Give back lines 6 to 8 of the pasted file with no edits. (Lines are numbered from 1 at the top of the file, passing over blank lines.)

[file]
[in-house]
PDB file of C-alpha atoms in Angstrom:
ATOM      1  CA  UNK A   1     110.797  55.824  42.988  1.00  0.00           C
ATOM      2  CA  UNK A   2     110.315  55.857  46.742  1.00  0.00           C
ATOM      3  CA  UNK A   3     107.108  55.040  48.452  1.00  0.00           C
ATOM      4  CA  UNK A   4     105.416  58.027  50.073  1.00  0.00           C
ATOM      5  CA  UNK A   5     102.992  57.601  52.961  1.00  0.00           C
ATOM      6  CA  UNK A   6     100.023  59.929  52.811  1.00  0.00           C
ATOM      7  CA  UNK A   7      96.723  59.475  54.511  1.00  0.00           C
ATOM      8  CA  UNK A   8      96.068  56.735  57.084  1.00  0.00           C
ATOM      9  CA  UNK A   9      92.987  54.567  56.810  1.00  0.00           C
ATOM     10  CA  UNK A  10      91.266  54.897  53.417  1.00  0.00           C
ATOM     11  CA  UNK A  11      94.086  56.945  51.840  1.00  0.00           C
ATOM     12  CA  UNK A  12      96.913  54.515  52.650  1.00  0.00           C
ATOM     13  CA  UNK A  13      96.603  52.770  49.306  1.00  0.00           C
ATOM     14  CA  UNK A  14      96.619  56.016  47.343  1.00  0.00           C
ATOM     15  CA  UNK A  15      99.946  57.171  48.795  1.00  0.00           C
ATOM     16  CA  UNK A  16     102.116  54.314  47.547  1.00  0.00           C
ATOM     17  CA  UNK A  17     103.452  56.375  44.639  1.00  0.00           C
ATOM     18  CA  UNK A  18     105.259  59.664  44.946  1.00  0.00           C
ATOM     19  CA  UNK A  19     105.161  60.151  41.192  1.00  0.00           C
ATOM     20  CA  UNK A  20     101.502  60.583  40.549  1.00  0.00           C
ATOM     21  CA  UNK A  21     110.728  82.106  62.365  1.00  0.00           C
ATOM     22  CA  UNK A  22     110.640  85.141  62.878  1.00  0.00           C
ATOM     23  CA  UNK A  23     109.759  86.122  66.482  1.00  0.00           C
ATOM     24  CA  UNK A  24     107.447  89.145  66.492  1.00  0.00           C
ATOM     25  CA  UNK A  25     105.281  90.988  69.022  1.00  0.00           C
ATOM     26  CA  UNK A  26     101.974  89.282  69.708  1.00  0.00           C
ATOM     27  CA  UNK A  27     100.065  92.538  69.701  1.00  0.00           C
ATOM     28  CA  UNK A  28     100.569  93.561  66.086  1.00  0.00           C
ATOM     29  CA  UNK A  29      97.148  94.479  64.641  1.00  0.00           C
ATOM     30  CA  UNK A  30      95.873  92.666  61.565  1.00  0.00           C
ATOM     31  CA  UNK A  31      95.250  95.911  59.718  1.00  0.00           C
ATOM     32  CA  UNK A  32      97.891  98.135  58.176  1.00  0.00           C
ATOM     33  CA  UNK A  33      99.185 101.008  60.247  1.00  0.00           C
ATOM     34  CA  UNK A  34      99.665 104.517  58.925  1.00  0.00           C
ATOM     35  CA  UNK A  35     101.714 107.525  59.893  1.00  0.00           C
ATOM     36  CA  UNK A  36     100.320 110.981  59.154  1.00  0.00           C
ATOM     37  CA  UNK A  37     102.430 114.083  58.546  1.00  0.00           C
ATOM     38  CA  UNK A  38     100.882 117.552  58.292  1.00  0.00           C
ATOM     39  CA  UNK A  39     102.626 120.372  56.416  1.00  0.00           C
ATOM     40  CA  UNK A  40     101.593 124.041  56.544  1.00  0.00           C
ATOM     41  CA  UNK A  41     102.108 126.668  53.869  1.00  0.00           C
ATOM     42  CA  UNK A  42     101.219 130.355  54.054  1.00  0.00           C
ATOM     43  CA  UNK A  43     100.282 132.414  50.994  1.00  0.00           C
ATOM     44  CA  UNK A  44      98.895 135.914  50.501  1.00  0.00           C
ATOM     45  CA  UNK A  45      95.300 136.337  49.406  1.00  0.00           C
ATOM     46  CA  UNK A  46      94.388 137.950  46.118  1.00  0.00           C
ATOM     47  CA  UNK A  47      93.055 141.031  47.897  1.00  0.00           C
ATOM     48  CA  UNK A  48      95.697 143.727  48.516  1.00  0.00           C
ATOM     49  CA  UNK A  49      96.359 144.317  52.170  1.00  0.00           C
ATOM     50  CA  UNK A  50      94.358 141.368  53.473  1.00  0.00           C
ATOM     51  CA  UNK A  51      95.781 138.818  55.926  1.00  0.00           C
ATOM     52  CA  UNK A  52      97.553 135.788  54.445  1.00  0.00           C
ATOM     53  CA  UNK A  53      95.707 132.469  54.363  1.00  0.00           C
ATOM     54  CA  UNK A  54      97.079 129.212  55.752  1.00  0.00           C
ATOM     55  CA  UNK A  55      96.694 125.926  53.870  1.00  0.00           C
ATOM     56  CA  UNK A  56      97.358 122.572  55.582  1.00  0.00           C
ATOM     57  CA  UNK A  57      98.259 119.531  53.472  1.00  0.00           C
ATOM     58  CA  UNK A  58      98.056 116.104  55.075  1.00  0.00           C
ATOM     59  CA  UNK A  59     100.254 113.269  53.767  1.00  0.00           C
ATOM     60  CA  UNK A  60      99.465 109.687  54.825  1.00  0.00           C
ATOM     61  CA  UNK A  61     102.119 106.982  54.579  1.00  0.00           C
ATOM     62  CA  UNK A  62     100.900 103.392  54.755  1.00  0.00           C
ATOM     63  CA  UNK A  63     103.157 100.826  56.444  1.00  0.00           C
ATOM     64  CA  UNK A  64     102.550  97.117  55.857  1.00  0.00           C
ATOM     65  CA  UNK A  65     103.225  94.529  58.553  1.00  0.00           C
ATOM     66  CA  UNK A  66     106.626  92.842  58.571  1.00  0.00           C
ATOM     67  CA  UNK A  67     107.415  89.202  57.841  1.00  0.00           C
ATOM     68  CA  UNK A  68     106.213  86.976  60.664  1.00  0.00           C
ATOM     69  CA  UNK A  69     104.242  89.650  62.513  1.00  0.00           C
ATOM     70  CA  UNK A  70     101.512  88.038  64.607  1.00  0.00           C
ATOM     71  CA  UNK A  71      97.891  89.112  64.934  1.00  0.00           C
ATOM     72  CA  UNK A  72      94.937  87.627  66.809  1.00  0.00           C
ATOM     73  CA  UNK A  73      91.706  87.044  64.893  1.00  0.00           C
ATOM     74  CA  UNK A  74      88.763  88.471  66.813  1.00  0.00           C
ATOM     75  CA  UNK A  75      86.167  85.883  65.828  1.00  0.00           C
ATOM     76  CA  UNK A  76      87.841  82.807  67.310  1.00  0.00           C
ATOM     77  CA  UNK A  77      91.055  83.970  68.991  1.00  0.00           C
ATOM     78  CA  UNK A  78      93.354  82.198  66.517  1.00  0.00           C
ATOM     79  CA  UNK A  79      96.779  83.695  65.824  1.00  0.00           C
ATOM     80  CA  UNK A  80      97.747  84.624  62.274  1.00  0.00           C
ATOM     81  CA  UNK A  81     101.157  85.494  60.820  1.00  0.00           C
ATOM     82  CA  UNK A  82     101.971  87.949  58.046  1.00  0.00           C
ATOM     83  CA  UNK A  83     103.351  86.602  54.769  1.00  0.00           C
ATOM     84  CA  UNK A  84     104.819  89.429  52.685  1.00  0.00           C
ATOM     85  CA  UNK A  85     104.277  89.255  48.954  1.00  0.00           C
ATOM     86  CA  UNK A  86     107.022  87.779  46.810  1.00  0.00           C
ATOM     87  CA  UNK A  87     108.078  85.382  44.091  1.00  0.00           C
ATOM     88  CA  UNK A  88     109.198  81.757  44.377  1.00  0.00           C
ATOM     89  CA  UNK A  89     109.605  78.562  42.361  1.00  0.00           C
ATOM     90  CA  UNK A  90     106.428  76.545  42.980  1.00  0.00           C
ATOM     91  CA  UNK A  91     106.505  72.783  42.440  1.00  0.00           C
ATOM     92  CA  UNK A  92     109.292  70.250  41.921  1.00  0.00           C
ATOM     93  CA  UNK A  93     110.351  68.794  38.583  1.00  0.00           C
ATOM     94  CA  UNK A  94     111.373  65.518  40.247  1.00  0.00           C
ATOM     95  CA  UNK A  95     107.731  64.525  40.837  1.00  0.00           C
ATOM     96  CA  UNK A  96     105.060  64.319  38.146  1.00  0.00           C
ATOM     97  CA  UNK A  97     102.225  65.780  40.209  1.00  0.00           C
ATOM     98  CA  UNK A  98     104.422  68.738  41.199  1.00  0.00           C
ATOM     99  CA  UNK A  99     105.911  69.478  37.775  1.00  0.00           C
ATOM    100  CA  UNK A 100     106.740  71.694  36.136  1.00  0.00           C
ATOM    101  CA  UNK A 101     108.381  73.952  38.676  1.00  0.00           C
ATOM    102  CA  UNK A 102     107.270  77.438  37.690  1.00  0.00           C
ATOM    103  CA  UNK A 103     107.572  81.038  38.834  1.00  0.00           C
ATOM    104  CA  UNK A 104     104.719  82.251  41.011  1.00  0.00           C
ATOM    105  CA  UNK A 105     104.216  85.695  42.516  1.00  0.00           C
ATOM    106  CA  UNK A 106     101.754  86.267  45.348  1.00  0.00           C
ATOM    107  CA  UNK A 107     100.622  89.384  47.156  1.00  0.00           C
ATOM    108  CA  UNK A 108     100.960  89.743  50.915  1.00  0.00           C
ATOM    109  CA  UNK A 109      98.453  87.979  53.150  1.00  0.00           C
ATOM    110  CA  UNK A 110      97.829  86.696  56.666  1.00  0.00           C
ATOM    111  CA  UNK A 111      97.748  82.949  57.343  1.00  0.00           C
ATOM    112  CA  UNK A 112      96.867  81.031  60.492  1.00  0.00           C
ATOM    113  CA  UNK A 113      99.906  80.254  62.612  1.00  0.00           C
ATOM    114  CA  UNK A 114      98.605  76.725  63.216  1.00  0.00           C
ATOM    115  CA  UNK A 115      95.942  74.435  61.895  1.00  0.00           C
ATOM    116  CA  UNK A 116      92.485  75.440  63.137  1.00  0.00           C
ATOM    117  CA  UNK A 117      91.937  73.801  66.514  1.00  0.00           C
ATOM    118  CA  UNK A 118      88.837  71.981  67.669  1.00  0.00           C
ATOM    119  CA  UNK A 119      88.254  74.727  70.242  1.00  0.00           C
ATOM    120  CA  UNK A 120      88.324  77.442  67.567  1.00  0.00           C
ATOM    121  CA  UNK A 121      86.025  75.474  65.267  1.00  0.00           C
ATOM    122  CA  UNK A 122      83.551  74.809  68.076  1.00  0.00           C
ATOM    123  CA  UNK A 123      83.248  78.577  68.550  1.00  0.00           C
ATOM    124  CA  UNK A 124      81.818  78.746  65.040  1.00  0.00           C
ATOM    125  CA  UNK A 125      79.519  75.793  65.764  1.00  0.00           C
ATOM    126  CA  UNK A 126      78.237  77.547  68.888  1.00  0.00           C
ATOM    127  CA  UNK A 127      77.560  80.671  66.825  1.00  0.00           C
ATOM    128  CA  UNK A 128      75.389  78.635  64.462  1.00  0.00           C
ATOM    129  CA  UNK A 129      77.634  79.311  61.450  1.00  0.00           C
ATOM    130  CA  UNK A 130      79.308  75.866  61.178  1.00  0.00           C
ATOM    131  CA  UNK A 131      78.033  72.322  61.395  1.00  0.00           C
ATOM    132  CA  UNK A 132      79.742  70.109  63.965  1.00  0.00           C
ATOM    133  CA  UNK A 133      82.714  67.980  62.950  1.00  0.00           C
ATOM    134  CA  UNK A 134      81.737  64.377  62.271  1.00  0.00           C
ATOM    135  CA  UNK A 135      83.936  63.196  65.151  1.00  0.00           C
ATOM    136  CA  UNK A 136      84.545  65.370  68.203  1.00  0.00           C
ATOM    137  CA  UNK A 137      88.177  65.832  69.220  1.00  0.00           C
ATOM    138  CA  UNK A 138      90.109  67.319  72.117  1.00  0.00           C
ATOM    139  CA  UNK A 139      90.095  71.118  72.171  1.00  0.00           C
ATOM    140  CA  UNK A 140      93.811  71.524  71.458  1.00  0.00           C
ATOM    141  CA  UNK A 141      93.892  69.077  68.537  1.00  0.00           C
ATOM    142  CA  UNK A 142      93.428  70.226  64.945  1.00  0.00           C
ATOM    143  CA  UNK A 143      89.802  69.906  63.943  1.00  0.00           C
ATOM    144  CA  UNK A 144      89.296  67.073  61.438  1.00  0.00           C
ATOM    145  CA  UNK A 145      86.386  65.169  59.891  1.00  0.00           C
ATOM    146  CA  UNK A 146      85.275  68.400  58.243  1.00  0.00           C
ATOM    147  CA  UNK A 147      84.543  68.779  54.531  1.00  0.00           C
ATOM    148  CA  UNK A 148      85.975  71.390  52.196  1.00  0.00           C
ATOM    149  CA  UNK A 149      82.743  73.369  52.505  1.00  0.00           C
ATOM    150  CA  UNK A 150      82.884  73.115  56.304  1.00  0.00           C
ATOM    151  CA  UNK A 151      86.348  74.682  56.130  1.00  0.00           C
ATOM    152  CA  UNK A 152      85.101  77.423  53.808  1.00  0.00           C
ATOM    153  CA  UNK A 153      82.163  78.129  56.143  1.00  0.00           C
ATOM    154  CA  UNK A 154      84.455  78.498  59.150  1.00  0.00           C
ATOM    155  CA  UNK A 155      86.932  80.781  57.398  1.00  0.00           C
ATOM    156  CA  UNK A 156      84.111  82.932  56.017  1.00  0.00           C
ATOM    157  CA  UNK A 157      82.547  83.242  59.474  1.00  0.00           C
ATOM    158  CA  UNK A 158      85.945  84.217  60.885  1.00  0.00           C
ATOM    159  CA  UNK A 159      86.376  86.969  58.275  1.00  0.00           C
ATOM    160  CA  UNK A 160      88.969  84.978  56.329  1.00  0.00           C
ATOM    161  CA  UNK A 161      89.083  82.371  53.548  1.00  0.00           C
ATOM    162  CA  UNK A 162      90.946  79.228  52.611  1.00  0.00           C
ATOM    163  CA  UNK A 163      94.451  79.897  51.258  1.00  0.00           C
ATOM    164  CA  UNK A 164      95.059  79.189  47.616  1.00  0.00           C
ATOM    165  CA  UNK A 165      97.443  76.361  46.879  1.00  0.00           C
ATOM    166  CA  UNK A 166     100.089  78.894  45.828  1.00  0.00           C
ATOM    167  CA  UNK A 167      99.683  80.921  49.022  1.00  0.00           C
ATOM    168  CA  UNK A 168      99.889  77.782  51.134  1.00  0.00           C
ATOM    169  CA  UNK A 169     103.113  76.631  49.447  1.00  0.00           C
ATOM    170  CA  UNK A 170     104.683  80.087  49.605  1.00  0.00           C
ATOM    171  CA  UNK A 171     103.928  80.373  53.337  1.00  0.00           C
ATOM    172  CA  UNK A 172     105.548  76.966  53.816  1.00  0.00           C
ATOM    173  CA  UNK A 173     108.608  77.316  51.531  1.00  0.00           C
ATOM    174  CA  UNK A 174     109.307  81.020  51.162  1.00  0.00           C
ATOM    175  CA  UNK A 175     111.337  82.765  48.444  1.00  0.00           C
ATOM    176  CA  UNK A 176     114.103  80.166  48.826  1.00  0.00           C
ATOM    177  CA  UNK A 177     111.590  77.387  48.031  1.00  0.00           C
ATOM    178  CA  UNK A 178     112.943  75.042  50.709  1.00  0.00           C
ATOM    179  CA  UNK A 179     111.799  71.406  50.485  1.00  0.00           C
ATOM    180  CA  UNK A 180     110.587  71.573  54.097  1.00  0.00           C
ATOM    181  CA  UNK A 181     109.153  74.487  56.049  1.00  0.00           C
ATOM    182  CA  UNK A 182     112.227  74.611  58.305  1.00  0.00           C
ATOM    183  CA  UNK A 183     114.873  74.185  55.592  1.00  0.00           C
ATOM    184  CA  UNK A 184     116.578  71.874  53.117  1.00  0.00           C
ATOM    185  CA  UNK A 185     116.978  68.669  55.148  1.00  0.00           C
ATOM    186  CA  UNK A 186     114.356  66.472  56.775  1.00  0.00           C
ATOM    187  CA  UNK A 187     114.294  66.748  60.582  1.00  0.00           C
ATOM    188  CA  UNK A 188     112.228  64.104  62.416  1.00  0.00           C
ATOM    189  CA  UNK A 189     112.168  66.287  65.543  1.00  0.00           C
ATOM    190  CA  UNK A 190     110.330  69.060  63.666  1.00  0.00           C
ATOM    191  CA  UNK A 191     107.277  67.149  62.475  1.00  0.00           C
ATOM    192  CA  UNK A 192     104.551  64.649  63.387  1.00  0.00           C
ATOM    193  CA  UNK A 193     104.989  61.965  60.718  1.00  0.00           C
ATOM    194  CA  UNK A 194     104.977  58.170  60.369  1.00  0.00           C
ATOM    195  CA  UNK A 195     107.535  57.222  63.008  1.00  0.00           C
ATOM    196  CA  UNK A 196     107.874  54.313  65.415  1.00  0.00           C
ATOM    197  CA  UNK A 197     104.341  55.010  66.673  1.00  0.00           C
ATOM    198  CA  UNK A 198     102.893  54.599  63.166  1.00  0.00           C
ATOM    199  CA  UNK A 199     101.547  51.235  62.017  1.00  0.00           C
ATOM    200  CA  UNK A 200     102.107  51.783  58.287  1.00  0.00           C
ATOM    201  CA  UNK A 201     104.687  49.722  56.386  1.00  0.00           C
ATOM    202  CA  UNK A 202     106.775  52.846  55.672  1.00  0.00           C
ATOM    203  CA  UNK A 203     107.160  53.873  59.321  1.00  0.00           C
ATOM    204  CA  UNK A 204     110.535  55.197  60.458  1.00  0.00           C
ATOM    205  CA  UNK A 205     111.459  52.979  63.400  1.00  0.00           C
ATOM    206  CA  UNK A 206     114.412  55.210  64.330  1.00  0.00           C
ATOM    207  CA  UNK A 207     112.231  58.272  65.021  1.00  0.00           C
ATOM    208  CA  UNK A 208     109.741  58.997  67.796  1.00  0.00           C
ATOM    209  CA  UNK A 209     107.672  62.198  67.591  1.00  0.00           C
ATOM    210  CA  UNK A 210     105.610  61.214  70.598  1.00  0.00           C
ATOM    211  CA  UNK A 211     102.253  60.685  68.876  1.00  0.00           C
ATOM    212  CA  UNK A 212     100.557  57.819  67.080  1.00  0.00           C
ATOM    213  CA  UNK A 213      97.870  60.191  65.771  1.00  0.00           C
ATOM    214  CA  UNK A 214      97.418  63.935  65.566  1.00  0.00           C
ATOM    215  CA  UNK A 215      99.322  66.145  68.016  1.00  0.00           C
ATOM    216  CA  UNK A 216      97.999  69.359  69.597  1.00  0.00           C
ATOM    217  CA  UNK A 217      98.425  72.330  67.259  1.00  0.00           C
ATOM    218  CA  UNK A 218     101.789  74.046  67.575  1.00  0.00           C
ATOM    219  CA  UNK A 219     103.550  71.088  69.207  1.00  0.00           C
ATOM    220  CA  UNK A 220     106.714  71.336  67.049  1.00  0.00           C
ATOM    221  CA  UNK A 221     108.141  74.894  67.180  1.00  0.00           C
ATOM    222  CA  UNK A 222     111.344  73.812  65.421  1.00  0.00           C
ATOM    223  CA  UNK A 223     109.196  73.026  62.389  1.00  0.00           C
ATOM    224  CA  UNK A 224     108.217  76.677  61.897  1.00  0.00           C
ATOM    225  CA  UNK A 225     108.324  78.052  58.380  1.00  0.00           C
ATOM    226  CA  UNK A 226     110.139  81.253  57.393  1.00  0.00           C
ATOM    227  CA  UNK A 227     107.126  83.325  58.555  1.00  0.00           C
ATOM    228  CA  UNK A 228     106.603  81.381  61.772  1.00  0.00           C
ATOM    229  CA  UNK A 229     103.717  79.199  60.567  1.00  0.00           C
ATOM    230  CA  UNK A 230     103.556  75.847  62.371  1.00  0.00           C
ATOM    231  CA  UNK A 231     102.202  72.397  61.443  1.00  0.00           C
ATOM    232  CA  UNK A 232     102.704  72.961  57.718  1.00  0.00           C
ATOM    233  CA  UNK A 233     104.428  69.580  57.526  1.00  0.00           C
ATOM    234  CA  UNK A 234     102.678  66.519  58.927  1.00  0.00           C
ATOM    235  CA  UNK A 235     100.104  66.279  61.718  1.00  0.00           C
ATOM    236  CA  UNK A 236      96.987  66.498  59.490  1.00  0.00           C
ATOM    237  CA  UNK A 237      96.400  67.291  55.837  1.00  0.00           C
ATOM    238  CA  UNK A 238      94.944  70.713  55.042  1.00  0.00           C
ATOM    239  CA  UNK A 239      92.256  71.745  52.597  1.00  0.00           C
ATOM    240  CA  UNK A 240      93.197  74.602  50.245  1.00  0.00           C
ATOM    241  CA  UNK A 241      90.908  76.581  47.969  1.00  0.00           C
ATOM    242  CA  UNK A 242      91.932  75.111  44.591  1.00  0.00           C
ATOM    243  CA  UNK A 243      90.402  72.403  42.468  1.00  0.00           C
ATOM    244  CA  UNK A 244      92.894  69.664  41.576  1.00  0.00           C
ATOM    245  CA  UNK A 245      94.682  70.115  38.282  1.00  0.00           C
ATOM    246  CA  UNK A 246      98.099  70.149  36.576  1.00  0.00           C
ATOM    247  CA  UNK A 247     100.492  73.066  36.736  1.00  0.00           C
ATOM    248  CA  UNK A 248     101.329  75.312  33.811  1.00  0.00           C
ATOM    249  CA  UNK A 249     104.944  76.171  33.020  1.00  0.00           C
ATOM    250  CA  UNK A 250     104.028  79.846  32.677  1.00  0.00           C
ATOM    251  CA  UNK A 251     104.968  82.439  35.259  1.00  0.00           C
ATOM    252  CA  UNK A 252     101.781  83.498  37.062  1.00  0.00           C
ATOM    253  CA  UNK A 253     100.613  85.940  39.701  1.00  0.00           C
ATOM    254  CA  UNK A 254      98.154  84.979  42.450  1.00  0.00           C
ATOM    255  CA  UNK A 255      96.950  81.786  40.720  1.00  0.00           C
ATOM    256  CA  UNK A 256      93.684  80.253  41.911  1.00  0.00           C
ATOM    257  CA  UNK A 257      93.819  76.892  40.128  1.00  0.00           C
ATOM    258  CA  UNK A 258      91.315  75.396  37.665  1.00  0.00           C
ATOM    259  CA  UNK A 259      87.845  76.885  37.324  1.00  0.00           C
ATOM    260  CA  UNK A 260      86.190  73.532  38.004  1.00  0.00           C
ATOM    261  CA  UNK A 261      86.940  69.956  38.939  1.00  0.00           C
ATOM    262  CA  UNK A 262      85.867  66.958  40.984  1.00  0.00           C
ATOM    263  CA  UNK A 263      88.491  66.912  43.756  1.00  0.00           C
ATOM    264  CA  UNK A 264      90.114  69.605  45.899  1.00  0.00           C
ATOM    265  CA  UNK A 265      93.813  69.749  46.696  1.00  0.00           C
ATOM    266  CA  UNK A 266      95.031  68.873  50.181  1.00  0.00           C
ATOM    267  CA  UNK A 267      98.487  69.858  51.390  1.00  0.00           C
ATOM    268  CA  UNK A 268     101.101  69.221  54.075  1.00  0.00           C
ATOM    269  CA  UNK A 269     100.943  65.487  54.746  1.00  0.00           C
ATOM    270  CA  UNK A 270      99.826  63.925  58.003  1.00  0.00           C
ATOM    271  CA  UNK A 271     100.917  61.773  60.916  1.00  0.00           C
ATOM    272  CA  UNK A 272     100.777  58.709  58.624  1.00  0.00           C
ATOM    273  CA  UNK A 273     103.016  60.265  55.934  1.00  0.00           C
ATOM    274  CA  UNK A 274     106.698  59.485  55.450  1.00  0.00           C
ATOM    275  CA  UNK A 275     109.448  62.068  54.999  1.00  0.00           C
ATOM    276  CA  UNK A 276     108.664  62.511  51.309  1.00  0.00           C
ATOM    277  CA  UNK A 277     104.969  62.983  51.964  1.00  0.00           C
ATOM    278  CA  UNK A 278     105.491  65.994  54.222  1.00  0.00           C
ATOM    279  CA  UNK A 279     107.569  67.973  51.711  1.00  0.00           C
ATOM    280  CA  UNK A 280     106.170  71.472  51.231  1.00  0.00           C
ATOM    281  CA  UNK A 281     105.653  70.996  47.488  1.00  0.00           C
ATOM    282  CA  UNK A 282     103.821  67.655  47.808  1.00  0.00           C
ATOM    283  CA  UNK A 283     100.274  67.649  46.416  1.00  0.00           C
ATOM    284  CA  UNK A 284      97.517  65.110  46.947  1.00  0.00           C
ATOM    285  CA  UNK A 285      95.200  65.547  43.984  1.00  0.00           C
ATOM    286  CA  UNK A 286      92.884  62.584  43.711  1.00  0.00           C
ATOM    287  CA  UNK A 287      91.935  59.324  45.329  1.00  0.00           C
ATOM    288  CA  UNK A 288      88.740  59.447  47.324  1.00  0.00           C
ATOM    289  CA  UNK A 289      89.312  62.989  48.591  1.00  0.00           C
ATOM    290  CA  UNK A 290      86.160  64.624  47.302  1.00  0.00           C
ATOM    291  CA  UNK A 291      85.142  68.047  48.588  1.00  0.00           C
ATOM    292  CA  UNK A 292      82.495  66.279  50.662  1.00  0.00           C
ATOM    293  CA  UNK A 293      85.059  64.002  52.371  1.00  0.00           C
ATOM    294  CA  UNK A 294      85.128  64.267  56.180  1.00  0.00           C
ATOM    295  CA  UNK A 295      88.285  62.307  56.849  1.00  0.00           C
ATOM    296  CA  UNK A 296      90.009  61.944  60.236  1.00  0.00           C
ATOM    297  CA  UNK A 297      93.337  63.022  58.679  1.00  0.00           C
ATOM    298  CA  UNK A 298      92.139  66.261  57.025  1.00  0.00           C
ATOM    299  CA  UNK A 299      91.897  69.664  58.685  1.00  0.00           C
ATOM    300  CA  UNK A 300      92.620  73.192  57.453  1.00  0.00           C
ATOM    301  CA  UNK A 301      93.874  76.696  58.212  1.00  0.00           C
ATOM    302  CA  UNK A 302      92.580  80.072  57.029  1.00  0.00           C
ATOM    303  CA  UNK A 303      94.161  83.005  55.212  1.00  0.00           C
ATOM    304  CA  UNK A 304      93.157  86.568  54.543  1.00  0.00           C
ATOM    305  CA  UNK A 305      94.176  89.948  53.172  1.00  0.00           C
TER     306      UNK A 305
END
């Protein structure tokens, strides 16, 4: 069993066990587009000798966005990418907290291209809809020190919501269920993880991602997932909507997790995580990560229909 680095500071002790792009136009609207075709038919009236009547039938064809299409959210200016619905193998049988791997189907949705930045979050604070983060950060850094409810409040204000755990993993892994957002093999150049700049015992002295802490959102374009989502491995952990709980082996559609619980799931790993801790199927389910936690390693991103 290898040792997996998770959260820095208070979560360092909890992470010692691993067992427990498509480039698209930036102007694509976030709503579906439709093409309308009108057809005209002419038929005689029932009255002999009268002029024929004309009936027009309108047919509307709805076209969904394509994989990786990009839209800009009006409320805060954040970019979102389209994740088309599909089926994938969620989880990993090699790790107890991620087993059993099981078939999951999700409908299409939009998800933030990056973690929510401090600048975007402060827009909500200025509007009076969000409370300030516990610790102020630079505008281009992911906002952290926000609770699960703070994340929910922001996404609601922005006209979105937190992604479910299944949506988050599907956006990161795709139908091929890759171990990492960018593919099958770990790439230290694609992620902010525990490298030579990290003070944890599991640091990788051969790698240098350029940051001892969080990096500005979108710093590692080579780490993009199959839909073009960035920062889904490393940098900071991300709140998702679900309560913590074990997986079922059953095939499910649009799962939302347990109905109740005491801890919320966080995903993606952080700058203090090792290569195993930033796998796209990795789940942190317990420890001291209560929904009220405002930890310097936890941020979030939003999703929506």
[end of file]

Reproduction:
ATOM      4  CA  UNK A   4     105.416  58.027  50.073  1.00  0.00           C
ATOM      5  CA  UNK A   5     102.992  57.601  52.961  1.00  0.00           C
ATOM      6  CA  UNK A   6     100.023  59.929  52.811  1.00  0.00           C